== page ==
Saturday, May 07, 2016

Pic(k) of the Week. A silo for 5 Seasons.

5 Seasons' silo

Many 'craft' beer drinkers tend to pay hops a lot of attention, yet barley malt not so much. Incorrectly. Hops are herbs, spice in beer. It is malt that is beer's fermentable foundation —its quiet soul.
Woe to the malster, brewer, or distiller who simply treats malt as a commodity ingredient. Understanding the relationships between hydration, food reserves, and enzymes within the cereal grain can make the difference between a good tasting product and a great tasting product. The role of maltsters, brewers, and distillers [is] one of "fashioning into a scientifically controlled industry, the noble art of converting barley malt into a wort upon which yeast may feast and ultimately fatten into a beverage with character."
The Craft Maltster's' Handbook.
Dave Thomas. White Mule Press (August 2014).

Pictured above is a grain silo holding barley malt for a later brew at the 5 Seasons Brewpub, as seen on 22 April 2016, under a deep blue sky in Sandy Springs, Georgia.

But what is barley and what is barley malt? The National Barley Growers Association has a pithy answer:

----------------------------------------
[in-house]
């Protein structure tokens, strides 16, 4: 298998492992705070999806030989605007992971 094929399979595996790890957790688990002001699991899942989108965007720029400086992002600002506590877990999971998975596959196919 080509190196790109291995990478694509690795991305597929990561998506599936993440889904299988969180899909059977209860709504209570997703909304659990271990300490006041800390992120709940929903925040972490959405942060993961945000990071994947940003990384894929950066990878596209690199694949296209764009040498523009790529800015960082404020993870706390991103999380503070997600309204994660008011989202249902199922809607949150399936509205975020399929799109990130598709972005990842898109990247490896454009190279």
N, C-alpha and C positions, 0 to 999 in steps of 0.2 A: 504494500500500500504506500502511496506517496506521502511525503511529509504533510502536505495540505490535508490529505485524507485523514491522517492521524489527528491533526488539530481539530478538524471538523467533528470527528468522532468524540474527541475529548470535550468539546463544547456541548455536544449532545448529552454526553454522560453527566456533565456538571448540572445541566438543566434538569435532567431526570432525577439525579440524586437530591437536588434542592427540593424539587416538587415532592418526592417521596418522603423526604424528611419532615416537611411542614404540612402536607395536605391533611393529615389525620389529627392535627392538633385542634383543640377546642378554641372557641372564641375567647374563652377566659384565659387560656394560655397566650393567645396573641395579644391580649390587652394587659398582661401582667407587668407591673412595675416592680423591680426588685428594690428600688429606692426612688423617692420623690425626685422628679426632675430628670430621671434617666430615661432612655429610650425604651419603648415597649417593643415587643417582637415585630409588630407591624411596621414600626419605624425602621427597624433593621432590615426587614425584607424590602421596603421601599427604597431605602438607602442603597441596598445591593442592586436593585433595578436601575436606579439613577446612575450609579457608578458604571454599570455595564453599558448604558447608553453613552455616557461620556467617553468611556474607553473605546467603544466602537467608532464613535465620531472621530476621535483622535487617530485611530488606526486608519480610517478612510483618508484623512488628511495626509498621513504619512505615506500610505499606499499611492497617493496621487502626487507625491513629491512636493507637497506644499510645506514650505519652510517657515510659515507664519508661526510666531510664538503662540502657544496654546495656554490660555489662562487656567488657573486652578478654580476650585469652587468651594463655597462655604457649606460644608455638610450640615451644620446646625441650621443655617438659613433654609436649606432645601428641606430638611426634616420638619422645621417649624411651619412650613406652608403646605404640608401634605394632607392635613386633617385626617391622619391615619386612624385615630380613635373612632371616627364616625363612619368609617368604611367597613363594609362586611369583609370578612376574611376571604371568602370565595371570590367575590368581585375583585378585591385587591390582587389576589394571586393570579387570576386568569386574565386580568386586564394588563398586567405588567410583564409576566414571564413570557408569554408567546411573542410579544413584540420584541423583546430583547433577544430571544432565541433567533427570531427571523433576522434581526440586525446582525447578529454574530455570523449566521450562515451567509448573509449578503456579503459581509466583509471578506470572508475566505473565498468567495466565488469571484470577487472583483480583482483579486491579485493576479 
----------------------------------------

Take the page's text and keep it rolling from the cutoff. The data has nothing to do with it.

No Barley, No Beer

The The Oxford Companion to Beer (Oxford University Press, 2012) provides more depth:
Barley is the primary cereal grain used as the source of carbohydrates for brewing beer. It is designated Hordeum vulgare, and originates in the fertile Crescent of the Middle East (formerly Mesopotamia and its surroundings, now Syria, Iraq and surrounding lands). [...]

Malting is the process in which raw barley or another grain is made ready to become the main ingredient in the brewing process. It is essentially the first step in beer making. The grain is steeped in water, then rested under precise conditions to encourage germination, and finally dried in a kiln and/or a roaster. One of the key functions of malting is to degrade the grain's proteins and to create the enzymes and modify the starches needed for the brewing process. Professionally, the person responsible for this process is known as a maltster.

Returning to the silo above and referring to its brewpub, a question might arise: What is the fifth season?

The answer is ... beer-drinking season, of course. You can thank a barleycorn for that. And a farmer. And a maltster.


No comments:

Post a Comment

Comment here ...